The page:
Mortgages in retirement

Your options for getting a mortgage in retirement or later life.

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Retirement mortgage options

If you need to raise money and borrowing is the right way to do it, there might be alternatives to equity release.

Standard Mortgages for Later Life

Many lenders who offer standard mortgages have responded to the expectation that people will work well beyond the state retirement age. It is common to arrange a standard mortgage to age 75 and some lenders will consider applications up to age 90 or more. Most of the mortgage maybe available as interest only. A standard residential mortgage is likely to have a lower interest rate than an equity release option, which means that more of any payments you make will serve to pay off part of the loan.

However, you do have to show that you have enough income to meet the lender’s affordability requirements, usually from earnings. Also, the mortgage will have a fixed end date, so it is not a permanent option. A standard mortgage could be used to defer the time when an equity release option is needed.

Retirement Interest Only Mortgages

Retirement Interest Only, RIO for short, does not have an end date but requires the borrower to make monthly interest payments. The amount you can borrow depends on earnings which will come from pensions and investments. If you apply jointly, both of you must demonstrate that they have the income required should the other partner die or go into full time care.

The payments to a RIO are a commitment for life but the enforced payment of interest means that the amount of the debt will not increase. There is a risk that if you become unable to pay the monthly interest, you will have to find an alternative form of borrowing or the house will have to be sold.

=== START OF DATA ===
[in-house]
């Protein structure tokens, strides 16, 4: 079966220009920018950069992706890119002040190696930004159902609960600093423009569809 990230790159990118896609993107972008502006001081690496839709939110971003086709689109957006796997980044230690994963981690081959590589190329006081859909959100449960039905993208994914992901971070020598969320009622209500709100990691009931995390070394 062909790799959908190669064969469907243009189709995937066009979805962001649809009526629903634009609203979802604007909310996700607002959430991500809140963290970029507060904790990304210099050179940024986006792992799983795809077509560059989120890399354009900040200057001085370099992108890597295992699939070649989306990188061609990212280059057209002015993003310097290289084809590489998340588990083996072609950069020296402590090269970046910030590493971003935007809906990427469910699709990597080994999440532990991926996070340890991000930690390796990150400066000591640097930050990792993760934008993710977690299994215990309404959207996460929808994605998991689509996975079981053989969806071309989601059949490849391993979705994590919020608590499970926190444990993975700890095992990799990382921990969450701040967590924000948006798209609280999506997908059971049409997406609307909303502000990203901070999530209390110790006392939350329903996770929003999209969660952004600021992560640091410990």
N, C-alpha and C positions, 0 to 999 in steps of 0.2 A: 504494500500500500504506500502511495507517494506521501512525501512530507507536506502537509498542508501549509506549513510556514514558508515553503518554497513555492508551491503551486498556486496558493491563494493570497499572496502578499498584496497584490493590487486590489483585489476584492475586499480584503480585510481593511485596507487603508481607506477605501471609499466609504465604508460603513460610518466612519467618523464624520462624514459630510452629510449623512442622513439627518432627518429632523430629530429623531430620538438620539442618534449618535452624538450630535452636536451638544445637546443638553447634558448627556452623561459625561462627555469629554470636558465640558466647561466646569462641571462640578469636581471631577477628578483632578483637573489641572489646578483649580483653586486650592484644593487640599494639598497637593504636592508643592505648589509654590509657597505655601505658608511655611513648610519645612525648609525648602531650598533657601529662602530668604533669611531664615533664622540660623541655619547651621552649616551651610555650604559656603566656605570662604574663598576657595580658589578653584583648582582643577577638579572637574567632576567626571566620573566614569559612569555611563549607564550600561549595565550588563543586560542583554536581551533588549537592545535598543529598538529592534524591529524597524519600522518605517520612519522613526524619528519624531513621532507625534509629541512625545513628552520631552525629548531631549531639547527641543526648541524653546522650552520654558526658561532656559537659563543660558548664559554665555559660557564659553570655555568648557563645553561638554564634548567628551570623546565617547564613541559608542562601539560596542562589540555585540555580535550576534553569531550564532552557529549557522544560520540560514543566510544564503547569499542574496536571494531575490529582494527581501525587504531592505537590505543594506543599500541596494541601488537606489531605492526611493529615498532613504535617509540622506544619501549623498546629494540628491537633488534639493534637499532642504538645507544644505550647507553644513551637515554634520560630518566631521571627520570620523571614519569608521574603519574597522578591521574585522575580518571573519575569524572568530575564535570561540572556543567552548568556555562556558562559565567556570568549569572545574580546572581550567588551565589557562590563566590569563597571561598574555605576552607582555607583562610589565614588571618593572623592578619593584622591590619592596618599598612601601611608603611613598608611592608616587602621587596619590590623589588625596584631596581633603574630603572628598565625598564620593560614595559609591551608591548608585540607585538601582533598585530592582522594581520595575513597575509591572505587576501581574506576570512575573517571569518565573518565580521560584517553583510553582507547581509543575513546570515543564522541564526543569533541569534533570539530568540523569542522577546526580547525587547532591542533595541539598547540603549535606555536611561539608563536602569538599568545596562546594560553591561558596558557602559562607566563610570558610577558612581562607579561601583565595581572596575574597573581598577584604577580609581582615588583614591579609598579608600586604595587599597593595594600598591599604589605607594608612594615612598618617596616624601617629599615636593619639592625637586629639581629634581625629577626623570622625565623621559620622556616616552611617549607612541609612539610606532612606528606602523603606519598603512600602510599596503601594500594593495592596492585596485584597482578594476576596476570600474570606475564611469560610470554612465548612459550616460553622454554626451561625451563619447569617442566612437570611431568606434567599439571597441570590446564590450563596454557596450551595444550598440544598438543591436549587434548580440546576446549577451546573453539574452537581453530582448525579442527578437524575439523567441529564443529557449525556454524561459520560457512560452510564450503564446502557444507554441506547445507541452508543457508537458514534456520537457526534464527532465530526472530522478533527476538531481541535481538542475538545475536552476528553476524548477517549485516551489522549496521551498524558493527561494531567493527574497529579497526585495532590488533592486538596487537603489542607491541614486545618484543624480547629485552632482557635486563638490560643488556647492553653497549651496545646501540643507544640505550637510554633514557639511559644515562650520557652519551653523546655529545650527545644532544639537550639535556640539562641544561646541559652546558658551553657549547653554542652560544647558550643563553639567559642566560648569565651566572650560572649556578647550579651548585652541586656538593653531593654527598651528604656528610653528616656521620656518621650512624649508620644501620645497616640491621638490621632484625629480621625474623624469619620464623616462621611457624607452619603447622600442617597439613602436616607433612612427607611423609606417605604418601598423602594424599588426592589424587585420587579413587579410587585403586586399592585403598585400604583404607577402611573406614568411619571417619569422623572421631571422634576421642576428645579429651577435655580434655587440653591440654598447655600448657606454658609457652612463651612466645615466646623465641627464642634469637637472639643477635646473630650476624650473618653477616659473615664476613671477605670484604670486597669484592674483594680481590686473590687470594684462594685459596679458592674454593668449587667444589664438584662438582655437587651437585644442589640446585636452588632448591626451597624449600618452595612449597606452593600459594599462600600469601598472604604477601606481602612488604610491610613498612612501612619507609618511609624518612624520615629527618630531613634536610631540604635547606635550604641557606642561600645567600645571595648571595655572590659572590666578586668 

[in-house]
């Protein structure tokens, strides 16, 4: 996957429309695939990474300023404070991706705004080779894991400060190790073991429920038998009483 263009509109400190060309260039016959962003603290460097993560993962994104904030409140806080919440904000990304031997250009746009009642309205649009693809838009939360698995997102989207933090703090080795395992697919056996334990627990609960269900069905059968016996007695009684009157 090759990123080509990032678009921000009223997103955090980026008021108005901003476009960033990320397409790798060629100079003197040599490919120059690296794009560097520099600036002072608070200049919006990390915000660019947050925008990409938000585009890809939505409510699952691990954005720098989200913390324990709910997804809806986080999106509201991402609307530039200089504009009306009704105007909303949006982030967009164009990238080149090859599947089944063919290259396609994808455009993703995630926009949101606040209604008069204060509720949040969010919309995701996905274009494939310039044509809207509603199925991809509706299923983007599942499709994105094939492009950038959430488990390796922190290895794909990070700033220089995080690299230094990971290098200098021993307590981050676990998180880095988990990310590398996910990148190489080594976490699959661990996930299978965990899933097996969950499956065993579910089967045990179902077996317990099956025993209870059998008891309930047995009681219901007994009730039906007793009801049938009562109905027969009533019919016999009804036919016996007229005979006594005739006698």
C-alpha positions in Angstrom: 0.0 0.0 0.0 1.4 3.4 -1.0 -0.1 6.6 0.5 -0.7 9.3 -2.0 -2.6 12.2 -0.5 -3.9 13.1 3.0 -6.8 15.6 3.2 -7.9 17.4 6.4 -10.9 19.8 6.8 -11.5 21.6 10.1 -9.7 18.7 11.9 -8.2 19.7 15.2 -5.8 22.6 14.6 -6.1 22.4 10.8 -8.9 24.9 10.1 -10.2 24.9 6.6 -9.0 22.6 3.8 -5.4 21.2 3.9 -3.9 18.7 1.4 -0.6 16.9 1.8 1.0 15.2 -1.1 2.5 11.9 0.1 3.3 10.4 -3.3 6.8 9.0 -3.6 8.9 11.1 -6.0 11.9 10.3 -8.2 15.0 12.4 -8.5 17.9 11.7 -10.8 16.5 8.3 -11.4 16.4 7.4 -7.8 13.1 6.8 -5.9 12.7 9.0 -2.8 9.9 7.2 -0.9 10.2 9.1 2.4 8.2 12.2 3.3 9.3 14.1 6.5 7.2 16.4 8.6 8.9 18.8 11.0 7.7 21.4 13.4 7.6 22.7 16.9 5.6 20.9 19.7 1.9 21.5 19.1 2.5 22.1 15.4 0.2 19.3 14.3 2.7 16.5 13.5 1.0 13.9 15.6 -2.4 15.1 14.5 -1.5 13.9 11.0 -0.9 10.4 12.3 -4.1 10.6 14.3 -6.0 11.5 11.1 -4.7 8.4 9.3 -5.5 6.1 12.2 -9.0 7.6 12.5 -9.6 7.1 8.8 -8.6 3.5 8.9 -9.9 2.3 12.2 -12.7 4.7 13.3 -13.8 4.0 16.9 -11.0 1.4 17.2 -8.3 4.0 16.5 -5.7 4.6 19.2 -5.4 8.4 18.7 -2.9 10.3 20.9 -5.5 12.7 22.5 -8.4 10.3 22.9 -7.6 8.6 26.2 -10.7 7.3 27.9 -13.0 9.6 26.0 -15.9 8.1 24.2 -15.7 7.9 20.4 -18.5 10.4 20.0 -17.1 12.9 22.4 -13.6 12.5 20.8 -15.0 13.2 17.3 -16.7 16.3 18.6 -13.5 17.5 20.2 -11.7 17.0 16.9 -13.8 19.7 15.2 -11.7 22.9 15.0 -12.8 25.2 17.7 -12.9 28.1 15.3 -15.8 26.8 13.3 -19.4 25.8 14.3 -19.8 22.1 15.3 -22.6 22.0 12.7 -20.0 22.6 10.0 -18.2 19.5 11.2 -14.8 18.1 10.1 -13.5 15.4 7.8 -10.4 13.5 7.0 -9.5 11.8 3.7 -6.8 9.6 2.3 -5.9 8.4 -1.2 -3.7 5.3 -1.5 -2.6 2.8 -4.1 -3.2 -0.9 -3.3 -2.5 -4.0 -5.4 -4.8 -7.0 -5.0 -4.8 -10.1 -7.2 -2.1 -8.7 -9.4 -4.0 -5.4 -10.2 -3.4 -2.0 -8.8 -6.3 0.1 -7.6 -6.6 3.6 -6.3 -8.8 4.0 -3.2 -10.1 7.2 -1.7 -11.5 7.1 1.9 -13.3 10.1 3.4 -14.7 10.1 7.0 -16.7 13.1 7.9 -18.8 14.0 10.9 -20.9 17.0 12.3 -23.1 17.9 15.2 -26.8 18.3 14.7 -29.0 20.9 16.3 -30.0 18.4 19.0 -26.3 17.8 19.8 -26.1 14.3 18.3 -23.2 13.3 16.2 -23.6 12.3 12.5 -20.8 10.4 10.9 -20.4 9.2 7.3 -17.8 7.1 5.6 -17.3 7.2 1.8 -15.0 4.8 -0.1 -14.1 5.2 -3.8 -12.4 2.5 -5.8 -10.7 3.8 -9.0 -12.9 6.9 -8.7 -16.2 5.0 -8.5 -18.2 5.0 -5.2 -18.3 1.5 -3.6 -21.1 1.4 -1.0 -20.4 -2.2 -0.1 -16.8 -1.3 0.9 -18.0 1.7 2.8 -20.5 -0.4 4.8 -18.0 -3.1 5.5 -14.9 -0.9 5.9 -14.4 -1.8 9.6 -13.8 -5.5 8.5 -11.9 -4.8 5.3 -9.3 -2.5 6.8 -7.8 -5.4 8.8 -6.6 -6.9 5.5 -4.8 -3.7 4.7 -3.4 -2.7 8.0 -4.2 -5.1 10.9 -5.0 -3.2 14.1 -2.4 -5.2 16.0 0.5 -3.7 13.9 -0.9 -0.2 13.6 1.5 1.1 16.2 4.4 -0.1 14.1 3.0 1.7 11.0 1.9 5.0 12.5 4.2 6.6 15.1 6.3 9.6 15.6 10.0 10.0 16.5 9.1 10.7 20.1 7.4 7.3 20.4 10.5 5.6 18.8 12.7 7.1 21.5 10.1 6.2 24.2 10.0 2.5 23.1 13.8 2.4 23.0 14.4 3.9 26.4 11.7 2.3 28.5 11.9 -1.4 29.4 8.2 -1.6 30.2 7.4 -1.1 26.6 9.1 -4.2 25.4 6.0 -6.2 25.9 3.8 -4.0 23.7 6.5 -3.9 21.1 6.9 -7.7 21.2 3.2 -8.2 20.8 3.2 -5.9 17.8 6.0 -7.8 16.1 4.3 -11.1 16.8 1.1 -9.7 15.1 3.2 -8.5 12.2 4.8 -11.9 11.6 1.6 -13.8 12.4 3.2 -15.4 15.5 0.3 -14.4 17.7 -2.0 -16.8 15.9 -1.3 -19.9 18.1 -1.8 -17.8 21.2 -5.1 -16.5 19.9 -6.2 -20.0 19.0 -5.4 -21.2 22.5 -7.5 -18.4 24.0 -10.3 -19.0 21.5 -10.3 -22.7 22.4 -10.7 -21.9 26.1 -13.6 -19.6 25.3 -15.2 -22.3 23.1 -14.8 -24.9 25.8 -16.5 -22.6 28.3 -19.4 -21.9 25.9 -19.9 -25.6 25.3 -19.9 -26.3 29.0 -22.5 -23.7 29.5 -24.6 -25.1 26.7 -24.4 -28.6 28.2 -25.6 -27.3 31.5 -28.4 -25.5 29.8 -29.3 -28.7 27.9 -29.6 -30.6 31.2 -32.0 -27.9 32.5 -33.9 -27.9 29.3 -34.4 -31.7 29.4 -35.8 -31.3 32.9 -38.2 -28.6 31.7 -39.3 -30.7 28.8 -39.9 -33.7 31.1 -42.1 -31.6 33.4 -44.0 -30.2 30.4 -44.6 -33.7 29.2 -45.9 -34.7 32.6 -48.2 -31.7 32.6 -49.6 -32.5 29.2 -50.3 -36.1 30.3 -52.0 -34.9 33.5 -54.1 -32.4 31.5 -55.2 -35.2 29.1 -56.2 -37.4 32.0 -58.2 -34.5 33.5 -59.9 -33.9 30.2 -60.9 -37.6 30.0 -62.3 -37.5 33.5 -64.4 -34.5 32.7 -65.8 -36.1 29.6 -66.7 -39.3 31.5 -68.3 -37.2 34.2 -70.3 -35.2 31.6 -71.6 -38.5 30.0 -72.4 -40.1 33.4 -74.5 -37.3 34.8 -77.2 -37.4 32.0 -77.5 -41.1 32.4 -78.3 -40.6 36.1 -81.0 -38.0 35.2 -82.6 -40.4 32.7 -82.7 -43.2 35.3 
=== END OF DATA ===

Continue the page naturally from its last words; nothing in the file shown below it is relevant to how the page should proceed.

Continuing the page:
Lifetime Mortgage

Lifetime mortgage applicants are not assessed for income. The amount you can borrow, and the interest rate depends on the age of the applicants and the value of the property. Applicants can choose whether they want to pay any or all of the monthly interest, and even some of the capital but there is no commitment to do so. Any interest not paid will be added to the mortgage.

The mortgage must be repaid when the last applicant either dies or moves into full time care. Often, the house is sold to repay the debt with the balance of the sale price going to your beneficiaries. However, the house can still be left to somebody if they are able to pay off the Lifetime Mortgage, perhaps by raising a mortgage in their own name.

Home Reversion

This is a process which allows the homeowner to raise money by selling the house to a reversion company but retaining the right to live in it for their lifetime or until they need to move into full time care. The amount you would receive is much less than the value of the property because the reversion company cannot make use of the property, hopefully, for many years.

This is not a popular option for most people who have struggled hard to buy pay for their home. Also, you have a commitment to maintain the property in good condition.

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